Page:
The following are excerpts from a conversation between Nathaniel Kahn and Kazi Ashraf. Nathaniel Kahn, an emerging filmmaker from New York, has just completed and released a film, "My Architect: A Son's Journey," on his father, the celebrated architect Louis I. Kahn. The Capital Complex in Dhaka, designed by Kahn, plays a prominent role in the film.
This conversation, taped in Philadelphia in August 2003, occurred in the light of recent and unwarranted building interventions in Kahn's Complex.
Kazi Ashraf (KA): How did you as a film-maker come to realize the importance of this group of buildings in Dhaka?
Nathaniel Kahn (NK): There are a few things that come to mind. One is the importance of Lou [Kahn] and his work to the world of architecture, and also the importance of this project in the process of his work, and also thirdly, my perception of what Lou did with the government of Bangladesh. My first access to it is because I've been traveling around the world seeing the places that my father built. I saved Dhaka for last because I remember as a little boy the passion he had for this project, and as a little boy in his office seeing the way he worked on this project for years and years, even when the war [of 1971] was on. Lou was somebody who believed in the ability of architecture to transform the world and to create a better society. We would consider him here an idealistic person. But I think he found in Dhaka a commission to design a center of government, really his dream project because it was a new country and he knew if he did it right and if he was able to get his vision done it could change the world.
KA: Let me ask you this way, because other people will raise it, so why should we now be concerned about this man coming to Dhaka from Philadelphia with his dream project?
NK: Well I think that's a good question. There are several answers. One, I found in the people of Bangladesh tremendous respect for what someone has given, more respect there than we have here. This is about a man who really gave his life for this project. And I think that so many times people have given their lives for something and maybe it hasn't turned out that well. What amazed me is how wonderfully this project turned out not only as a national treasure but an international treasure. This isn't just my father's dream project, it's also an example for the world It's an amazing place. I didn't know how wonderful it was until I went there. The first day I was in Dhaka my architect guide Nurur Rahman Khan blindfolded me, and we drove through the streets, and as you know Dhaka is very noisy. The sound of the baby taxis, the sound of the trucks, the constant honking and yelling and shouting and rickshaws and everything, it's very exciting but it's also very, very loud. . . . So we pulled up front and I got out from the taxi and suddenly there was soft ground under my feet. And we started walking up, I was being led blindfolded into this area. I didn't know what it was yet. And it was soft ground under my feet and sounds of the city started to recede and Nurur Khan said, "Are you ready to see this building?" And I said "I'm not ready yet, not ready I just want to stand here for a moment and feel this place." I have to say that standing on that lawn you could feel the building, you could feel the space around the building. It was as if something was breathing there, it was air around it, it was space. It's really being in the presence of something spiritual. It's like being in the presence of a great temple. You feel it. You can feel a great monument by the silence around it and my father talked about the silence...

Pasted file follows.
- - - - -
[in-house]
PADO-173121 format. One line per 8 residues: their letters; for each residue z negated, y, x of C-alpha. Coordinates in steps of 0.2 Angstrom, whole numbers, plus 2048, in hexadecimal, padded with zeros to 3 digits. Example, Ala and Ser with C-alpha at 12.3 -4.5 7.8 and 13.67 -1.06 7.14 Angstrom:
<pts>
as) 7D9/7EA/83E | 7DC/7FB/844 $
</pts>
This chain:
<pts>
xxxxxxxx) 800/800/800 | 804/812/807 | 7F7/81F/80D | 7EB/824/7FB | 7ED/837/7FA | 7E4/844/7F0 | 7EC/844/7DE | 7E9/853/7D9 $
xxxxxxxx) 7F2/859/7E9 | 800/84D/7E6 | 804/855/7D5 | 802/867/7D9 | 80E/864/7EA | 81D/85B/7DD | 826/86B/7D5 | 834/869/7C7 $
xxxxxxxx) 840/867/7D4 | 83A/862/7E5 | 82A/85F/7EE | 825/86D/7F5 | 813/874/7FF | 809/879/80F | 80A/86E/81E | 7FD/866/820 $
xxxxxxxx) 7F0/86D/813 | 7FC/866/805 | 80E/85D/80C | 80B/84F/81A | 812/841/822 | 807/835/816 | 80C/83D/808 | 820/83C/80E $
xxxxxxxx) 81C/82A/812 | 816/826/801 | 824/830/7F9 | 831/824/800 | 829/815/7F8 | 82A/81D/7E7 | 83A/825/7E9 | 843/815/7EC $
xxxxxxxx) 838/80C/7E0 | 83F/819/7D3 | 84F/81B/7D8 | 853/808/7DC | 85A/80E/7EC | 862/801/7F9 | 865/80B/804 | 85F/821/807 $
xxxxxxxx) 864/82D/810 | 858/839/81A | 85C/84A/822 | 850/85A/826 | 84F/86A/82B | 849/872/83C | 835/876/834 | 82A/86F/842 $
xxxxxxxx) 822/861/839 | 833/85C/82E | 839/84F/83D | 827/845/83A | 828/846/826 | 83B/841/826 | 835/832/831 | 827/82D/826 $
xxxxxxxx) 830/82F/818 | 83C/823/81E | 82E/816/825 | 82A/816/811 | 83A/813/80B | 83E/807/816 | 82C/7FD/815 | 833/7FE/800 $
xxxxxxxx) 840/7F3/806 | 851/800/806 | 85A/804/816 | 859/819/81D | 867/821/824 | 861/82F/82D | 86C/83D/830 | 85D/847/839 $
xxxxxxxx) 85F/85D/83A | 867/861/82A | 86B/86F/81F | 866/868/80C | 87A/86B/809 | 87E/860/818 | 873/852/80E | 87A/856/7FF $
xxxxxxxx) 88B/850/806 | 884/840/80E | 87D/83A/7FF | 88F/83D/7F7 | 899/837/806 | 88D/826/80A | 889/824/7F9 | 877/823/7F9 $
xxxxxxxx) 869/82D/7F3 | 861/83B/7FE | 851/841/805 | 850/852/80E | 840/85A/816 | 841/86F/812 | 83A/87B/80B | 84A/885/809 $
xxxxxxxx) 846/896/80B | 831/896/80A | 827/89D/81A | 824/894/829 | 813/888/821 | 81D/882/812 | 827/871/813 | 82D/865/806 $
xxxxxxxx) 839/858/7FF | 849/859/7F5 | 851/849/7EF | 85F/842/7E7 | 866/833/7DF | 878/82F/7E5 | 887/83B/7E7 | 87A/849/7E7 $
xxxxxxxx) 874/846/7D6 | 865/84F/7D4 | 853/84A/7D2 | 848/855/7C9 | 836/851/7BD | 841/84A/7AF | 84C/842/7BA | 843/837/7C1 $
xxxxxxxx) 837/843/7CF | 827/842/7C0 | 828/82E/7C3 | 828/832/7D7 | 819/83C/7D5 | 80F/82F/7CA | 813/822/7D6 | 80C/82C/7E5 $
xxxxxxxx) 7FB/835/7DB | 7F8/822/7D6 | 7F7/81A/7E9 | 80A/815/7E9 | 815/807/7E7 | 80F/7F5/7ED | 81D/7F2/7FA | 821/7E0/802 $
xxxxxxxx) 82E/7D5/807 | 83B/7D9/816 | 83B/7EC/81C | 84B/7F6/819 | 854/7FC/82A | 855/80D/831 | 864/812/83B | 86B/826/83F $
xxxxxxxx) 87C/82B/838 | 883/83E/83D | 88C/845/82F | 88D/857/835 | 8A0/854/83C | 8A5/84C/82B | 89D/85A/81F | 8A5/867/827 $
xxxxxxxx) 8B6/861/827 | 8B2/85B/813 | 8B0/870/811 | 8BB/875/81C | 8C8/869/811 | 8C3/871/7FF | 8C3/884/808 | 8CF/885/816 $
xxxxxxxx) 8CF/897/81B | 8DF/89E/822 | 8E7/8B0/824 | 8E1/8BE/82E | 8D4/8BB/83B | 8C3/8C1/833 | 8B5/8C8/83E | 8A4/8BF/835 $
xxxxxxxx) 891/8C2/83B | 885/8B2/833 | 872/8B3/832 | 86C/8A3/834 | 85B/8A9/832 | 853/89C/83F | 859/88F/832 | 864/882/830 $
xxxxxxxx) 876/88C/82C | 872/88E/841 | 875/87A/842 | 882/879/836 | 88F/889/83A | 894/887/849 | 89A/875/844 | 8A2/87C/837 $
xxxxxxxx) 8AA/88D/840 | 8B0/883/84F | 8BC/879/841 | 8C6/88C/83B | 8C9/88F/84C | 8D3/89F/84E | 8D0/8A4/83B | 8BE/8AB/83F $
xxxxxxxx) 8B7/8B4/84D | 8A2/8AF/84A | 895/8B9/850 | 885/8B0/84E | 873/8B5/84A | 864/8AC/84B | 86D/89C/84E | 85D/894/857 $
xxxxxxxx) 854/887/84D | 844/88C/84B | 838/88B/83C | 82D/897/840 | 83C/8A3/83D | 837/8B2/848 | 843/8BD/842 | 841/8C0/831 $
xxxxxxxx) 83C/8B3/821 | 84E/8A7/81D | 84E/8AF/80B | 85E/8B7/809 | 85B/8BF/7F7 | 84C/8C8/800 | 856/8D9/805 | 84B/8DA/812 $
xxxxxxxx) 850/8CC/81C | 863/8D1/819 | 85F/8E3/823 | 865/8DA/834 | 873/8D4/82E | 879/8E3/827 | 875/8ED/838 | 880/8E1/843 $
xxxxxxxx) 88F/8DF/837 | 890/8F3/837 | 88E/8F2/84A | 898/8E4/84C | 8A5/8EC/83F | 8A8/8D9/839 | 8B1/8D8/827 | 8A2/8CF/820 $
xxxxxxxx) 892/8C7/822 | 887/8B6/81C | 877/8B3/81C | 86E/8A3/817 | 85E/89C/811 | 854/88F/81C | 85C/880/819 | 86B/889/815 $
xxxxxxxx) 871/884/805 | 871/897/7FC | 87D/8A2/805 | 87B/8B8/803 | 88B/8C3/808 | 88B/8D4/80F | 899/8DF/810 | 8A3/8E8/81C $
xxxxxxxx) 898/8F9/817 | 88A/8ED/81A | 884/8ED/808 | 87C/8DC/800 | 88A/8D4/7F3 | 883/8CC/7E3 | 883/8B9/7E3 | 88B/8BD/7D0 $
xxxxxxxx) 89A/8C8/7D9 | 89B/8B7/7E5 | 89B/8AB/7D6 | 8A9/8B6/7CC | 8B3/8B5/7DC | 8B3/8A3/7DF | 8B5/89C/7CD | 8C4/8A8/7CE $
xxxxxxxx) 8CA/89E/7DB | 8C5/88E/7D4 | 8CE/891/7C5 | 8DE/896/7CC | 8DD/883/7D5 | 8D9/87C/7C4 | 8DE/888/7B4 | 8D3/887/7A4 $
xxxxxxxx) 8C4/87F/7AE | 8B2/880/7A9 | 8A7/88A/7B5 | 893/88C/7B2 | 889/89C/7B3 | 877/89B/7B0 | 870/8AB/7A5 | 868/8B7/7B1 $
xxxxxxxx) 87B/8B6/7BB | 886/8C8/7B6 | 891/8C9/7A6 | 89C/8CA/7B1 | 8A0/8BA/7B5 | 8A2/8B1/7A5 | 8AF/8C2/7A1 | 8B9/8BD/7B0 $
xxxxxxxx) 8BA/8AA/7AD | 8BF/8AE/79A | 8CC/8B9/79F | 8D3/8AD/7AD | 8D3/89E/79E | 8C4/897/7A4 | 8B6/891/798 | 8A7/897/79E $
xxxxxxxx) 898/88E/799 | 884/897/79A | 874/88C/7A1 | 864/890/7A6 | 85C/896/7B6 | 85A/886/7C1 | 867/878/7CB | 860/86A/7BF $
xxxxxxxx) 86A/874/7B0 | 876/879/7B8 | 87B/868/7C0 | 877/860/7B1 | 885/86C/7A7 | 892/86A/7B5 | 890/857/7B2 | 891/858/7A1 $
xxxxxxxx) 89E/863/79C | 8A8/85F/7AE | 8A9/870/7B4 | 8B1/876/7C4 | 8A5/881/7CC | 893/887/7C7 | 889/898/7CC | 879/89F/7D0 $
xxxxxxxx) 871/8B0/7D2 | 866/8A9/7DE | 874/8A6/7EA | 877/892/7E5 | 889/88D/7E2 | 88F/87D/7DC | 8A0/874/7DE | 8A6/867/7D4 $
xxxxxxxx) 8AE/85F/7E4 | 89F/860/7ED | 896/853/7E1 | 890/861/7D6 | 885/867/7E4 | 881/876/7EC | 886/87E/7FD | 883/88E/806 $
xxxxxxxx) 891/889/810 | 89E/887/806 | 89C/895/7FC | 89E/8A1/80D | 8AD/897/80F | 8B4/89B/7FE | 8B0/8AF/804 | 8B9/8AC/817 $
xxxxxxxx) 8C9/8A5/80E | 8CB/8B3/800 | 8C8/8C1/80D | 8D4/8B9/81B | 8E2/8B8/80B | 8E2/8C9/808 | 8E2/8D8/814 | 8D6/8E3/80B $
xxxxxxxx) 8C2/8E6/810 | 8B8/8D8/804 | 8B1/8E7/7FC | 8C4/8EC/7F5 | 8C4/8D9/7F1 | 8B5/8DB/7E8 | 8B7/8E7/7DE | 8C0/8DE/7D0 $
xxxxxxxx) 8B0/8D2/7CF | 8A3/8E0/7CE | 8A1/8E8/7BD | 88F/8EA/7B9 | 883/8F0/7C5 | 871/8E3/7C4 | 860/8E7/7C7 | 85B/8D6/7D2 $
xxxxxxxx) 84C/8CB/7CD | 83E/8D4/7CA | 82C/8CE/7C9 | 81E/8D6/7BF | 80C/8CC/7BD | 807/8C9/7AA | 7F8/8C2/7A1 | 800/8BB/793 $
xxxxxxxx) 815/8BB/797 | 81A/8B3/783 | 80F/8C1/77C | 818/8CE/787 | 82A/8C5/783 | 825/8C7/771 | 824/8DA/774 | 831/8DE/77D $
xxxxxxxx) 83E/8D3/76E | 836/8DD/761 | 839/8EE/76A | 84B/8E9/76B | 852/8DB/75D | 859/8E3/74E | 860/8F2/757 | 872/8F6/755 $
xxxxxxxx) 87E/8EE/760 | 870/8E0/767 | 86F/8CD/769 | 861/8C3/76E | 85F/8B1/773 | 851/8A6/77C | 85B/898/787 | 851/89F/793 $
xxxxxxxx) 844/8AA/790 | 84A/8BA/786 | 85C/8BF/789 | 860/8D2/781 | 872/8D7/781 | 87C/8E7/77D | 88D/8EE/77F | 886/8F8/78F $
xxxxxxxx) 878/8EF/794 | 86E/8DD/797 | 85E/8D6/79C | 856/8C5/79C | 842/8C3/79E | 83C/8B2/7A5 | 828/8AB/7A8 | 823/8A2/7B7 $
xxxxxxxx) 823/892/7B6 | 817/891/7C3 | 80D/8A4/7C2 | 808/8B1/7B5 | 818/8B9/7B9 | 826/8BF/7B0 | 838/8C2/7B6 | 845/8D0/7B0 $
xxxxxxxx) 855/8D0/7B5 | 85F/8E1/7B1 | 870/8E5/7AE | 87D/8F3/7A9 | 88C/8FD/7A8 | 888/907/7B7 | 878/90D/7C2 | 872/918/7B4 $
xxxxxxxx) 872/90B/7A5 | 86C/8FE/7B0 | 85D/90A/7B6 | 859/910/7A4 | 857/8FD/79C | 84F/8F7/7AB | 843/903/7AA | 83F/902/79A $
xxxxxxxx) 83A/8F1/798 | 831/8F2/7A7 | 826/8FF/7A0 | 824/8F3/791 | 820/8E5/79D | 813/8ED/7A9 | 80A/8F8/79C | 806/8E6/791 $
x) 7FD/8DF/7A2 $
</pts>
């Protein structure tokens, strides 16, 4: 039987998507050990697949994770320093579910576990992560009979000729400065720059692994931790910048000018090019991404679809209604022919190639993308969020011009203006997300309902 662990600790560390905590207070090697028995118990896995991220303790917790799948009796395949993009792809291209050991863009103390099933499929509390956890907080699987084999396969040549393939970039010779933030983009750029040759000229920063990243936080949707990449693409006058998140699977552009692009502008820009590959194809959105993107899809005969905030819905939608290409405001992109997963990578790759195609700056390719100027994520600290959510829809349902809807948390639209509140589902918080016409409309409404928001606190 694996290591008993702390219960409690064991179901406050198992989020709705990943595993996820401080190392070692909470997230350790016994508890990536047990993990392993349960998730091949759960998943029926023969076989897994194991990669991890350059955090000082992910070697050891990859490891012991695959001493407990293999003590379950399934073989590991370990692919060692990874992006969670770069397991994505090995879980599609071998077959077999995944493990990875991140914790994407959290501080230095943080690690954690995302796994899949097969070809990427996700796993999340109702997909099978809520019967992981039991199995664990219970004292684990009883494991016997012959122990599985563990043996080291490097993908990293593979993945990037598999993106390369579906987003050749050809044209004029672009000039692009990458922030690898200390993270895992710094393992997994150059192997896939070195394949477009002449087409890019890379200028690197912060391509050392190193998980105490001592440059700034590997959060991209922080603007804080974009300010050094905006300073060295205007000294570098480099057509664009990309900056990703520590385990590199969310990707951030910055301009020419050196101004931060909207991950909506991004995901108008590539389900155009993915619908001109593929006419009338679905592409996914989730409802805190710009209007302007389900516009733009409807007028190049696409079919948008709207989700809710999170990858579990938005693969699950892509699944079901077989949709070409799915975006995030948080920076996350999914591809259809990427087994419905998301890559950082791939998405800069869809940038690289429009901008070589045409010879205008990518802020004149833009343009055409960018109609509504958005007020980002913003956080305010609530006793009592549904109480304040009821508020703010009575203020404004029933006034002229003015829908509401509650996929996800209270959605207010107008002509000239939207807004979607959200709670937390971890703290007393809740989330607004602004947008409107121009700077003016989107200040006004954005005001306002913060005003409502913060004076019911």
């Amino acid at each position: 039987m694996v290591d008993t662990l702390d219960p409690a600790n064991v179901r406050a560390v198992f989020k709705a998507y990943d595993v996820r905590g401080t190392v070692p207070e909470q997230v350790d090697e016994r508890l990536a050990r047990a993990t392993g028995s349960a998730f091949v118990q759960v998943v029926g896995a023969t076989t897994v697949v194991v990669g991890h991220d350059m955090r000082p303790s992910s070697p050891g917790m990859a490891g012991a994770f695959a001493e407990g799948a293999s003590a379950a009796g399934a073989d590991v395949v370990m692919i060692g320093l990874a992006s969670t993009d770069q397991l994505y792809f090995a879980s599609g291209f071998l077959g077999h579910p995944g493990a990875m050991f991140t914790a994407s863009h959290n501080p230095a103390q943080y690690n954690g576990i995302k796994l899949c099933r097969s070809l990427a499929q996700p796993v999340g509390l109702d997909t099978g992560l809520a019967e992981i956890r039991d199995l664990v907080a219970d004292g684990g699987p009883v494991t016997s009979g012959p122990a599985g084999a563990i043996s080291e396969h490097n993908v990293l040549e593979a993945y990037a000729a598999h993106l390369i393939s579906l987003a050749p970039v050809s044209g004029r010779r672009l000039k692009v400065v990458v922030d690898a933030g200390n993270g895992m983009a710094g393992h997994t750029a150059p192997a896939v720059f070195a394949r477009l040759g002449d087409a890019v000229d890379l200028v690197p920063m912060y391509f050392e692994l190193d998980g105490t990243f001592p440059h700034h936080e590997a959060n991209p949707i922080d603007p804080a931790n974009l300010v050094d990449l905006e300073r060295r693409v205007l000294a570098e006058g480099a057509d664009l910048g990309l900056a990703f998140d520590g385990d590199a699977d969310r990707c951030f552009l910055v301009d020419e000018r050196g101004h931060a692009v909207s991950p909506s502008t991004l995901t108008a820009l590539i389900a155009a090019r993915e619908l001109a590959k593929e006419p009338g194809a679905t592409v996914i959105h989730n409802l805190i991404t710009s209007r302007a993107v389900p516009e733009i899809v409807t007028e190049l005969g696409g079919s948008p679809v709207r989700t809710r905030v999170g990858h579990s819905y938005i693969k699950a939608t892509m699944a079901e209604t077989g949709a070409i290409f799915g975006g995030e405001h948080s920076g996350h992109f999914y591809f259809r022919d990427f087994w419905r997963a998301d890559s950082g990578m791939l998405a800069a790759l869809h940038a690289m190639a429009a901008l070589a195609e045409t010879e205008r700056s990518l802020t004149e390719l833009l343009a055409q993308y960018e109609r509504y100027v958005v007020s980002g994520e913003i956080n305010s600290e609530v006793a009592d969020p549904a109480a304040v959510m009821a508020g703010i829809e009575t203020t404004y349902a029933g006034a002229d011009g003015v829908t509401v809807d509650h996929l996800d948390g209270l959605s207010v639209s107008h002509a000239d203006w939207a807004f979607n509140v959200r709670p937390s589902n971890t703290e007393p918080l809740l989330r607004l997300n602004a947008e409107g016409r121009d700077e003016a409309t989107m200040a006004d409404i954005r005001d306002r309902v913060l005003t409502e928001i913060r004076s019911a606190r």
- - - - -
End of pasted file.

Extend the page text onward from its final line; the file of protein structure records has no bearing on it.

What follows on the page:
KA: You need a silence like that in the city.
NK: Absolutely, a city must have silence. And of course you can call it a park, you can call it whatever you want to call it but a city must have silence somewhere in the core because that is a place of calm from which action comes. You can't have action if it's all just nervousness and energy. You have to have a calm space. So there I stood in the calm space, breath deeply, and I said, okay, I'm ready and he took off the blindfold and there was the south lawn in front of me, the south plaza and the building rising above it with the flag, the Bangladesh flag, and I burst into tears. I actually burst into tears and it is the only building of my father's that has ever made me cry because I felt this was worth everything he gave, giving up obligations to family, giving up worldly goods that he could have had, money he could have had, all kinds of things he gave up for this. It was worth it because this building is a timeless work of great spiritual power. My immediate impression was, I didn't see anything else around it but this building, this form. There was nothing encroaching upon it. It was a pure, very pure view, and that view also talks about how a government has to act with great clarity and definition and be a symbol for its people. That's something that deserves space around it. You can't just shove that in the middle of buildings in a city
KA: Yes, one has to realize that architecture is not just buildings, the material physical objects. The space around it, that's architecture too. People should realize that you need those spaces. A city is a matrix of buildings and spaces.
NK: Absolutely, and the Parliament Building is the centerpiece of that matrix, no matter what happens in the rest of Dhaka City. Let them build elsewhere. Progress is good but it is not progress if you squeeze the Parliament by building all around it.